That's all for now, I think. Thursday night I'll post more, when I'm sure there'll be more excitement.

Love all, trust few, do wrong to no one. ~ William Shakespeare


Saturday, August 14, 2010

Small Town Characters

I work and (sometimes) live in a small town. You've probably never heard of it unless you also call it "home." But, like all small towns, we have some small-towny things that often turn into stereotypes.

We have a million "mom&pop" shops. Technically, I work in one. Scary, I know. Antique stores, one-of-a-kind restaurants, novelty shops, places full of really random collectibles, an ice cream place, a pet store, nail and hair salons where all the old biddies in town gather to gossip and where the high school homecoming queen gets all done up for her big night - it's all here. The downtown area, especially.

But what I think makes small towns special are the characters that inhabit them. Think back to The Andy Griffith Show, where you had the sheriff, the deputy, the village idiot, the millions of mom&pop shops, the Boy Scouts, and Aunt Mae. When walking down the street, everybody knows everybody. It's actually a little scary. There are more elementary schools and churches than stop signs and lights combined, and there might be 1 bar within the city limits. It's still an article of contention between the neighboring towns and our own. Not even kidding.

But back to characters. I'm a writer, and as such I have a couple tenets in my writing I tend to focus on. Primarily, I tend to focus and emphasize characters, relationships, and character development. So, naturally, every person I see is a character. There are people I see every day, like my family and my boss, the people I only see at work, the people I only see at school, and the people I've only ever observed but never really talked to. I don't feel like delving into the categories specifically, but I will go over some highlights for you.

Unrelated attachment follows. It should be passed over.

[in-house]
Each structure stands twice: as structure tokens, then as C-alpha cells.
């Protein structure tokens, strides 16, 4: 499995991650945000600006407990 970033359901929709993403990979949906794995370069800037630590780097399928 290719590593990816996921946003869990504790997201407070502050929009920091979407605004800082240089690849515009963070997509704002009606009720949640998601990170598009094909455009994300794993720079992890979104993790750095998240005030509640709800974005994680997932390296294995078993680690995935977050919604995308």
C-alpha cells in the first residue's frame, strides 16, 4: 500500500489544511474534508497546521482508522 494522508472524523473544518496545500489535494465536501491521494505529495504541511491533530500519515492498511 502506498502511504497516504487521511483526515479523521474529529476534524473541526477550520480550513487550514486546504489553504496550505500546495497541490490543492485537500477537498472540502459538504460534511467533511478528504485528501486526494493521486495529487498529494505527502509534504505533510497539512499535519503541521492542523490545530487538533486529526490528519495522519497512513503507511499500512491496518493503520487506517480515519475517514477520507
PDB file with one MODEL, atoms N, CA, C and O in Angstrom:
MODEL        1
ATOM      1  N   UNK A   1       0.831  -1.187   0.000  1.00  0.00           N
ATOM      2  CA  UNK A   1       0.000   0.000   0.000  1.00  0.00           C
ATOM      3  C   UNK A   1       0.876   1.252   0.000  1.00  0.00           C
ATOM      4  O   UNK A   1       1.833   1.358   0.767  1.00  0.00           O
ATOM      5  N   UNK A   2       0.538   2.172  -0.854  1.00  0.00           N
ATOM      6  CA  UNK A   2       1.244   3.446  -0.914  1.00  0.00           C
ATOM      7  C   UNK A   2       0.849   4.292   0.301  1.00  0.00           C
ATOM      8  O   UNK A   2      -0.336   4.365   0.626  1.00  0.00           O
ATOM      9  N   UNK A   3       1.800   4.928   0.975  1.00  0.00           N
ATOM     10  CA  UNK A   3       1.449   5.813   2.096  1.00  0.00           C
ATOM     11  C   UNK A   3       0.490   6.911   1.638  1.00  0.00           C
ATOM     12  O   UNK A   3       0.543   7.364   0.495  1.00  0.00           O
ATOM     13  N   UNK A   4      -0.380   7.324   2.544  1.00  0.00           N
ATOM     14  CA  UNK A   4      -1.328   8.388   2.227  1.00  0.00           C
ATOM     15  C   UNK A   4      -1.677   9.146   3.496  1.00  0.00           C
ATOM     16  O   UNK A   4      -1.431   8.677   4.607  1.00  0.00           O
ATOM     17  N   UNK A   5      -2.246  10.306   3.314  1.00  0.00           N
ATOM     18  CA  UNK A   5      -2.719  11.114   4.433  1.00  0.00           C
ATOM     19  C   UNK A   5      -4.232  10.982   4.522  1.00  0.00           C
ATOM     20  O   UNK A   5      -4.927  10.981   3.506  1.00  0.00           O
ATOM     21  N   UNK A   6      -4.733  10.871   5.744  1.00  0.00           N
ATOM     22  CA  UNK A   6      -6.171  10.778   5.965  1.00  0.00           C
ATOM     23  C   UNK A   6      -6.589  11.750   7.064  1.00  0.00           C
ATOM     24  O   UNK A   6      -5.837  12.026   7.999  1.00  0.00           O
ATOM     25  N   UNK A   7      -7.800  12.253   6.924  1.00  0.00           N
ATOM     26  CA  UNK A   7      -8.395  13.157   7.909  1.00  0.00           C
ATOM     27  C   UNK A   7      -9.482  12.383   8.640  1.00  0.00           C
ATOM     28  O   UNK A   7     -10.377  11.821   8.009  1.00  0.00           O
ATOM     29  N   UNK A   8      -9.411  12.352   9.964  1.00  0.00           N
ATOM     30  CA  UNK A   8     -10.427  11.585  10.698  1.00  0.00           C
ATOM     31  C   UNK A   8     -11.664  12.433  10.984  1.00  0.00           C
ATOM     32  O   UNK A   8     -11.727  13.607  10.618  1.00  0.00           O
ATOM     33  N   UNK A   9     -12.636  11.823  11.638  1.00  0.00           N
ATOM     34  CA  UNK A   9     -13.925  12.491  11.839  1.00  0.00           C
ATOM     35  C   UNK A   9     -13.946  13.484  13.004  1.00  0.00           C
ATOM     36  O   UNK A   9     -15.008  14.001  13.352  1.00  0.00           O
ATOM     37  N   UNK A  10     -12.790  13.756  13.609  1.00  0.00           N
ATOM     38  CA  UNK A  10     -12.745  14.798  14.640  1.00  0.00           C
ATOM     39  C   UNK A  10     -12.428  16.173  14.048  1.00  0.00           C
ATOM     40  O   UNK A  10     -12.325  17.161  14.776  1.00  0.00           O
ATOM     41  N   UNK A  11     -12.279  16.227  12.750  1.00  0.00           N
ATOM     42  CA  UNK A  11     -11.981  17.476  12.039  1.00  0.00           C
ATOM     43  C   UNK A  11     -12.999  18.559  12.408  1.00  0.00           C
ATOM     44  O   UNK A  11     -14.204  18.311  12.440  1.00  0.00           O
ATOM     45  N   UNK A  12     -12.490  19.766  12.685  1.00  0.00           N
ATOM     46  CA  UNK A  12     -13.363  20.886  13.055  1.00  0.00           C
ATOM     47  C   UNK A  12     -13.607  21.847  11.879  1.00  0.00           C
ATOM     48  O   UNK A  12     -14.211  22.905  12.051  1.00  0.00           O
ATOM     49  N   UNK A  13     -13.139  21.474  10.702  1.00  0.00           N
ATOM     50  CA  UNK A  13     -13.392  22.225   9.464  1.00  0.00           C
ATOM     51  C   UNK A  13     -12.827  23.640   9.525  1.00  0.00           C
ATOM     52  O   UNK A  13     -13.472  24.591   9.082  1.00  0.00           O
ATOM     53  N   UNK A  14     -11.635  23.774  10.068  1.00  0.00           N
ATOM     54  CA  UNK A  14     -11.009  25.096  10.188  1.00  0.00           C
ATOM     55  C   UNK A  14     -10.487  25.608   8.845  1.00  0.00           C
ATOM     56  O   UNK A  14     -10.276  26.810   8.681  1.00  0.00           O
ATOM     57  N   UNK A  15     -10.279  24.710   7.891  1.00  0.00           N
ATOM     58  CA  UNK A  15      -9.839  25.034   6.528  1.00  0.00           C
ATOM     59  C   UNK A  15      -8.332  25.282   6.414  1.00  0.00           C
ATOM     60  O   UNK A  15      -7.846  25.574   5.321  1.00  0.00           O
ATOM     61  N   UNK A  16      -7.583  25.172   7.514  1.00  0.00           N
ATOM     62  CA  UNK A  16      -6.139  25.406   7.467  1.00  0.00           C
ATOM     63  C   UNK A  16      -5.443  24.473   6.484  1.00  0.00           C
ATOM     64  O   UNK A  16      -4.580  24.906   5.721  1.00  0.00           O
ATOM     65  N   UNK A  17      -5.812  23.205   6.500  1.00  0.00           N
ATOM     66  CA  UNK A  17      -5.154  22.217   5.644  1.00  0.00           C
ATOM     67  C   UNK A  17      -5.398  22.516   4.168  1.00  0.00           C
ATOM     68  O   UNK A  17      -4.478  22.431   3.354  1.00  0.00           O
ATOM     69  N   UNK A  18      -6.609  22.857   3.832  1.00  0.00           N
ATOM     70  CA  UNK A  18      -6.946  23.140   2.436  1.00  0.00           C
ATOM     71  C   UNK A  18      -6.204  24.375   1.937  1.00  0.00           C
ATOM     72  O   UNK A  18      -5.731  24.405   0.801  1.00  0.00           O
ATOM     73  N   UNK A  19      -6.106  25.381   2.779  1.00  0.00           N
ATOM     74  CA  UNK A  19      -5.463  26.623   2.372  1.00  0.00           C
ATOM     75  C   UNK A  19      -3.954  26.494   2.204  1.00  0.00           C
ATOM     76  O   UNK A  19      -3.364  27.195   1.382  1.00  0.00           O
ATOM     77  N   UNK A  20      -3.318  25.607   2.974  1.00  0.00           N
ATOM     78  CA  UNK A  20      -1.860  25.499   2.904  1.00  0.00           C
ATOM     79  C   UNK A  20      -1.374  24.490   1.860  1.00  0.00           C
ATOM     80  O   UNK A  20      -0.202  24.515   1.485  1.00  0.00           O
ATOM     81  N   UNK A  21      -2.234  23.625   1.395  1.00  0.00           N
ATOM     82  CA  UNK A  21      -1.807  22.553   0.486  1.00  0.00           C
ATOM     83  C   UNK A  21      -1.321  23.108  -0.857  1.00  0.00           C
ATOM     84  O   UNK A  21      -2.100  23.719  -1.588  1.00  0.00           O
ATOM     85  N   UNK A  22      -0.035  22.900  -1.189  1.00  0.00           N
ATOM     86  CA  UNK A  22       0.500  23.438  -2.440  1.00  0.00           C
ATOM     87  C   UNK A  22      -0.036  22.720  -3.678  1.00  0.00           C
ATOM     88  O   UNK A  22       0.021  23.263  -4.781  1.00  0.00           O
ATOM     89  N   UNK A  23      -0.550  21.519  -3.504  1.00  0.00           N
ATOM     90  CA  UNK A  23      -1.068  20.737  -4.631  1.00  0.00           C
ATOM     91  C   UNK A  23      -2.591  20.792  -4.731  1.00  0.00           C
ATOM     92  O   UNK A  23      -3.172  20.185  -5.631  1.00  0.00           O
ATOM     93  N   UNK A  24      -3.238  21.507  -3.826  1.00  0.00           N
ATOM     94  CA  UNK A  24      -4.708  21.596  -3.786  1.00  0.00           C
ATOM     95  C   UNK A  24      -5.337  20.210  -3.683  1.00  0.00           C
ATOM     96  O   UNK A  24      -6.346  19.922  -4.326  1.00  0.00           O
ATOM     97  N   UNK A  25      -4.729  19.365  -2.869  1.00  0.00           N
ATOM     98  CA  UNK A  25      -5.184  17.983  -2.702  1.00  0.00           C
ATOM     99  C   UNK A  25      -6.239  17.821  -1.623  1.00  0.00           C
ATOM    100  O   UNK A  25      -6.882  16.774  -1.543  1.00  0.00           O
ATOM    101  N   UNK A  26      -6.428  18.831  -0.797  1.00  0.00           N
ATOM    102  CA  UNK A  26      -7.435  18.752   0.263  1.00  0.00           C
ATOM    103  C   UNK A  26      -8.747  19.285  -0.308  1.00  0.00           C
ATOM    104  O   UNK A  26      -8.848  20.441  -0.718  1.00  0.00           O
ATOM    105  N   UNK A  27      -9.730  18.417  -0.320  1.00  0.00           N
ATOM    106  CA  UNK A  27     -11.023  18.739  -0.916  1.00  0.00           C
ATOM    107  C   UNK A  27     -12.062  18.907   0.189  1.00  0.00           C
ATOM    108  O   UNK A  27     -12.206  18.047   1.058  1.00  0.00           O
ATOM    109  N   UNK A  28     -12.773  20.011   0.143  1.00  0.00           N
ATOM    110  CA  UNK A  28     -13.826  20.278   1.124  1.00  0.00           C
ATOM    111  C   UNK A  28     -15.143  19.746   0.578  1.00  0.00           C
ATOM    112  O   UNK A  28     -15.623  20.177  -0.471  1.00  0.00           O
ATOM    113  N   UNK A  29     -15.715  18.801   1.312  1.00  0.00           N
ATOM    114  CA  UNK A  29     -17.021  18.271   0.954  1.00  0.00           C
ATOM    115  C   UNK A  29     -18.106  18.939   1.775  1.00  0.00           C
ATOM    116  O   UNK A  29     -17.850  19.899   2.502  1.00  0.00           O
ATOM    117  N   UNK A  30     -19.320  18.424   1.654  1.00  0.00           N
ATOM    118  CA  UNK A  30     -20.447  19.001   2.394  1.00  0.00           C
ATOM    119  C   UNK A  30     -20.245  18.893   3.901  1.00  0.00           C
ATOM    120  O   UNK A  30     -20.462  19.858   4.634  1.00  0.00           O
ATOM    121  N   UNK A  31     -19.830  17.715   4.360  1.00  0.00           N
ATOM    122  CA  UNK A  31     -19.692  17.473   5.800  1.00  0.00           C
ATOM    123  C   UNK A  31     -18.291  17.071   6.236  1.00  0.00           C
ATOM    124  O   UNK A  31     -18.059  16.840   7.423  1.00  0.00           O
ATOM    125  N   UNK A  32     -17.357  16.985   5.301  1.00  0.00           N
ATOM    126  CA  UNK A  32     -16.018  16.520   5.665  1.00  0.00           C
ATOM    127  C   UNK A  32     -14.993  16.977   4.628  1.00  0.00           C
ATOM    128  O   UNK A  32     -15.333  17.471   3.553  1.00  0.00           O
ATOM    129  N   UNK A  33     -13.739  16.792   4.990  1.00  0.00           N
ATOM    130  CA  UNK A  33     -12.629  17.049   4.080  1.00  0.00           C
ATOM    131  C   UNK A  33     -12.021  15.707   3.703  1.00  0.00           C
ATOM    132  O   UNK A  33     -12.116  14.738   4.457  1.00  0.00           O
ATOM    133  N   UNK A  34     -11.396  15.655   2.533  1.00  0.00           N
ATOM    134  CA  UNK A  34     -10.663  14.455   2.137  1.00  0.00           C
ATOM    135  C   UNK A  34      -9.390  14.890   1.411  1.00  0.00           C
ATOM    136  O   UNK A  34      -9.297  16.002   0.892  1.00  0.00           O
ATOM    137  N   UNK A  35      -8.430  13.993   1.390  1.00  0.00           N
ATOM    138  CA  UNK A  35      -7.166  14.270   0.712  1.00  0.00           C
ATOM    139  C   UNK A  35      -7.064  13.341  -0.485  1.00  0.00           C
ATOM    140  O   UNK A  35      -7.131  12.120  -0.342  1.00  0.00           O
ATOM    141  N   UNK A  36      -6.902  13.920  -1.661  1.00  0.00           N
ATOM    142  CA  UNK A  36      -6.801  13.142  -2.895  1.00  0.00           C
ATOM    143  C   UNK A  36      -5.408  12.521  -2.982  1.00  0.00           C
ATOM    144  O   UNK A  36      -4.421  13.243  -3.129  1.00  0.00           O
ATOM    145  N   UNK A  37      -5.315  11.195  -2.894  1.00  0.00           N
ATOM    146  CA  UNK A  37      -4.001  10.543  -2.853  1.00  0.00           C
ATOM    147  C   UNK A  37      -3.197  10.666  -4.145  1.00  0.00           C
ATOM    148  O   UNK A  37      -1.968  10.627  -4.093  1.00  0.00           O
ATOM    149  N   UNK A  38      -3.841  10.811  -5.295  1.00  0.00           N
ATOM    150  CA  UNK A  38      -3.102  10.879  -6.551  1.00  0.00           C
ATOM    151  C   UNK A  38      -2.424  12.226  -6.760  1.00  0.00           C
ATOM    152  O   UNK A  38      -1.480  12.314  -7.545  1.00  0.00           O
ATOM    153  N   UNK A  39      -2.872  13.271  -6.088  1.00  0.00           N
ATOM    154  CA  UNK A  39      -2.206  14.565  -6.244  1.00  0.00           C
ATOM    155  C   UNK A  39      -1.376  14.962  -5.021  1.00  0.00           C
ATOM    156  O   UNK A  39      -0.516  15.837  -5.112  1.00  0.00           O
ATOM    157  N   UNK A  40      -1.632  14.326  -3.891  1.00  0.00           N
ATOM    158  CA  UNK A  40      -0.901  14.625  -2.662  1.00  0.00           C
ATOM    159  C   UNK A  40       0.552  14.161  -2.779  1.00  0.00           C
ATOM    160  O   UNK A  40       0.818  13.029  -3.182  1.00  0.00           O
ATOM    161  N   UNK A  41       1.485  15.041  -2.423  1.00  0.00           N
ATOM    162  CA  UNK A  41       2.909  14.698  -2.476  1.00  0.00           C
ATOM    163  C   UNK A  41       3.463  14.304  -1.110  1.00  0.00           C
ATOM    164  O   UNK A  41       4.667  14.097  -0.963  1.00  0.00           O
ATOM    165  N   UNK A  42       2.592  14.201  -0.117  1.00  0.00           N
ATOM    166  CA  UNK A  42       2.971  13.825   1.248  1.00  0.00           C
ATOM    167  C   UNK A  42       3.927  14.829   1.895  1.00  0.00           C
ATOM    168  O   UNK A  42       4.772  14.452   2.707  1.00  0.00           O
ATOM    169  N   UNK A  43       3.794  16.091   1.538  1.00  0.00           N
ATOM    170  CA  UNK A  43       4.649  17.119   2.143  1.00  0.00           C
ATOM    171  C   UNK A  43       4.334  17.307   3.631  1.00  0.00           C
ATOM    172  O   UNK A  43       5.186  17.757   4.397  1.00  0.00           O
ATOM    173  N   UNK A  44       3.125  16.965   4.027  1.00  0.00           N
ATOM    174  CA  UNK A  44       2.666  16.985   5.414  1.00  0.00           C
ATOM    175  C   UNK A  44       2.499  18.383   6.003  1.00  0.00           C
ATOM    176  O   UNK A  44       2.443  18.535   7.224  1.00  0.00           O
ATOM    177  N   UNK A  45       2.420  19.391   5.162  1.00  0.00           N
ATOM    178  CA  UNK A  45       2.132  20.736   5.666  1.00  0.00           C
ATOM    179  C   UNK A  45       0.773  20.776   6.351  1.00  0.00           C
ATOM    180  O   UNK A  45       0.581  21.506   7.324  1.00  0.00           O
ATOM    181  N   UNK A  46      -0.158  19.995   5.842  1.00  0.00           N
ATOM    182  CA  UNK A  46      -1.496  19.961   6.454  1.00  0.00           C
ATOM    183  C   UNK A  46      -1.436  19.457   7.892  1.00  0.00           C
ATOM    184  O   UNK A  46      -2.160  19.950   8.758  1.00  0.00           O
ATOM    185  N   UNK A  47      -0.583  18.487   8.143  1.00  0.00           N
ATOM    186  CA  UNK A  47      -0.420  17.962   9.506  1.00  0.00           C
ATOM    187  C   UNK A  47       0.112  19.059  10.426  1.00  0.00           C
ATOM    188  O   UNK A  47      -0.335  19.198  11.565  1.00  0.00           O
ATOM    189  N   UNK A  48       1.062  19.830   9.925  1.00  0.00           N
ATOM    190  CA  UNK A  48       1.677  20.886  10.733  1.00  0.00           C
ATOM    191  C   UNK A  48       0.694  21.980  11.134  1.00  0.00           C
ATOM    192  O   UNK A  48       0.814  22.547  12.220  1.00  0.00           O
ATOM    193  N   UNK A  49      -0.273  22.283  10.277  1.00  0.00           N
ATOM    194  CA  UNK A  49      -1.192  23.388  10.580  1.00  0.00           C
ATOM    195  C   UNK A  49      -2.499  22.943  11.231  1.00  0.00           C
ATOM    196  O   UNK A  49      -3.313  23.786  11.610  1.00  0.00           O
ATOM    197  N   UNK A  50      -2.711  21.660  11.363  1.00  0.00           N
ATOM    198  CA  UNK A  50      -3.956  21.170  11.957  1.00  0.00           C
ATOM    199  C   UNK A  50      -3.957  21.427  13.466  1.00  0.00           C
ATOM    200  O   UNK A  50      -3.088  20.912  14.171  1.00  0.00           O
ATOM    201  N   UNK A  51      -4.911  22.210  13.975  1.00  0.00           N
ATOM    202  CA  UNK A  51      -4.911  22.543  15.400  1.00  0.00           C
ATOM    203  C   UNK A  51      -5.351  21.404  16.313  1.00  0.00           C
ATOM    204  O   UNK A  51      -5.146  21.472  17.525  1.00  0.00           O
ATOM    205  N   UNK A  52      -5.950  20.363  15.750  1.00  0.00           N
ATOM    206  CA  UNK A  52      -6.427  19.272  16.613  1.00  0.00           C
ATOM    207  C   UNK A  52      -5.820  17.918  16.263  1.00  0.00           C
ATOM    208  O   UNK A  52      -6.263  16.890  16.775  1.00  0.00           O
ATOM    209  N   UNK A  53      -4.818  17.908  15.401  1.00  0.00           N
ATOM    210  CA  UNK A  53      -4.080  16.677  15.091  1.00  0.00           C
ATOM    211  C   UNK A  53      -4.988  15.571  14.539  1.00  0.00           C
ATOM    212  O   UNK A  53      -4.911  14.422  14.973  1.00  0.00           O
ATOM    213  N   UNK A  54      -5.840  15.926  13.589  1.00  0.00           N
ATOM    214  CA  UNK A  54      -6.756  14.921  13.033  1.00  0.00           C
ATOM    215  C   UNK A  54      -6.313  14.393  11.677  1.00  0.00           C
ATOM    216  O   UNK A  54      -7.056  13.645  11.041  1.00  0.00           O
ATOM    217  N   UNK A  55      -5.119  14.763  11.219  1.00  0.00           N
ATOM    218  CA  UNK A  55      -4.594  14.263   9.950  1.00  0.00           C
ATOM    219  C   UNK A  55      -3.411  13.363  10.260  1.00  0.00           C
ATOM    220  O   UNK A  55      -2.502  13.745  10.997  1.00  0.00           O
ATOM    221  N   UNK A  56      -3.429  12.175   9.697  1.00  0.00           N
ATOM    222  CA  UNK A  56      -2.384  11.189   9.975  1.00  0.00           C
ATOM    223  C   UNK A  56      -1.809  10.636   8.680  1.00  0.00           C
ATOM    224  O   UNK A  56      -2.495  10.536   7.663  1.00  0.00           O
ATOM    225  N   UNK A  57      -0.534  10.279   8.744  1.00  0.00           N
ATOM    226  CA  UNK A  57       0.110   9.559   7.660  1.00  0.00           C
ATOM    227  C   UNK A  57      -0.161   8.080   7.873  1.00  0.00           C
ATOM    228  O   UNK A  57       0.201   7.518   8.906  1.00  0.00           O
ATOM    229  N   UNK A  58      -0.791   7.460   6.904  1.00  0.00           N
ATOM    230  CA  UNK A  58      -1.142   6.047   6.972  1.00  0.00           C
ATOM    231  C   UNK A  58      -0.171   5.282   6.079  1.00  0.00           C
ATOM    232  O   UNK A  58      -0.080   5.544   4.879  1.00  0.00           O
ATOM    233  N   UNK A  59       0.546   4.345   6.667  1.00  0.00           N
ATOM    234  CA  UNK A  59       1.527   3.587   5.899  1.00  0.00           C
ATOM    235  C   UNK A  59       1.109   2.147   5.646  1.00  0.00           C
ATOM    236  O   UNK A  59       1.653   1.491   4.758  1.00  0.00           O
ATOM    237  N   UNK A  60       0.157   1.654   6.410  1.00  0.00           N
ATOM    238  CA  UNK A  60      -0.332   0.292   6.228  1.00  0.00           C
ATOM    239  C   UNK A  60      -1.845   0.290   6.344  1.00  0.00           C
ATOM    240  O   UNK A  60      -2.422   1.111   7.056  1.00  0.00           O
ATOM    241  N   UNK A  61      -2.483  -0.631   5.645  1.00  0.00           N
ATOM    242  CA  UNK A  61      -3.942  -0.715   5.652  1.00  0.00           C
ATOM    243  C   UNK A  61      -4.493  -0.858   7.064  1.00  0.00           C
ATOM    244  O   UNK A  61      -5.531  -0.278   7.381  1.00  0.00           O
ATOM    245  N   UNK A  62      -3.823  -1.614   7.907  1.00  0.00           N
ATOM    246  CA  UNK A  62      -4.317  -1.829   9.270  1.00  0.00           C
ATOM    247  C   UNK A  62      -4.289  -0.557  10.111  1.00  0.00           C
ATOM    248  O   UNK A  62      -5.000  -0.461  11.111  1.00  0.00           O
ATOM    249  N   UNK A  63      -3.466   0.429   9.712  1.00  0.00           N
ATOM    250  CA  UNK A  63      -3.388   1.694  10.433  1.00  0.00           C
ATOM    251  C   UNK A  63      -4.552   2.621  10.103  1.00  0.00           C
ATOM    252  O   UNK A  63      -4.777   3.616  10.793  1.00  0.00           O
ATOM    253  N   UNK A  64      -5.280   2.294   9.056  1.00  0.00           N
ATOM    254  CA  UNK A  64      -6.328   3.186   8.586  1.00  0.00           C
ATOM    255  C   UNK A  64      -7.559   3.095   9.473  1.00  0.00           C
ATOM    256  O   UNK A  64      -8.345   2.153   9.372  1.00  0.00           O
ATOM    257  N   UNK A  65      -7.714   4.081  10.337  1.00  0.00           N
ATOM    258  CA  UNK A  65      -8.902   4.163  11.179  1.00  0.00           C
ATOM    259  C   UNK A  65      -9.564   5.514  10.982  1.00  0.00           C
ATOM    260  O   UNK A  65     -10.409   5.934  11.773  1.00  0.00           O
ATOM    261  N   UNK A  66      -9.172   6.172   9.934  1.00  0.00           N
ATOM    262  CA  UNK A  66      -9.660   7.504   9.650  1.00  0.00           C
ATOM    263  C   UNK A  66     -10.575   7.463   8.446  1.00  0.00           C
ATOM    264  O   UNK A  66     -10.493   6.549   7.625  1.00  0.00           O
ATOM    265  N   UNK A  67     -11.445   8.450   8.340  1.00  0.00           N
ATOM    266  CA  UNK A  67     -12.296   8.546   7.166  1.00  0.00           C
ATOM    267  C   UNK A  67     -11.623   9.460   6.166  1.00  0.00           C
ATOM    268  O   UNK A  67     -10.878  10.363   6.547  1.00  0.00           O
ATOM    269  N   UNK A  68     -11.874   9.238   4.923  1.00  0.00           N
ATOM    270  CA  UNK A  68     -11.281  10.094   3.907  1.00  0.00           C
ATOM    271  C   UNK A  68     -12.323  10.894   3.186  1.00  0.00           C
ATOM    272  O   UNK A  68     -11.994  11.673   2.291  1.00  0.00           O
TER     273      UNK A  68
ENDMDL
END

Since my family is a blog entry unto itself, I'm going straight for the people that tend to walk by my place of work whom I often watch through the windows as they pass. (Trust me, the grammar in the previous sentence is impeccable.)

One of my favorites is a man named Dean. He's in his late 60s, and stoops a bit even though he's really tall. He's got longish white hair and a long white beard, a deep voice and a standard uniform of Hawaiian shirt, khaki shorts and athletic shoes. According to my sources, he's something of a Jack of All Trades. He worked primarily as an artist for a long time, then got into writing for school-age kids, started a few businesses, and even owned the local castle! (More on that later.) Now he owns the Pirate House up the street (no really, it's a house designed to look like a ship from the outside, and is decorated with pirates at Halloween. It's amazing.) and spends most of his days with a group of about half a dozen other men his age and type sitting at the restaurant next door drinking white wine and reading newspapers. They make the rounds around the Village, stopping at every restaurant in the neighborhood over the course of the week. Keep in mind, these are rich old men. Nice, rich, old men. Something like that. But every time he walks by the shop, I find myself wondering what he's thinking, what goes through his mind when he passes my window, what he's really doing staring off into space with a wine glass in his hand. Things I wonder...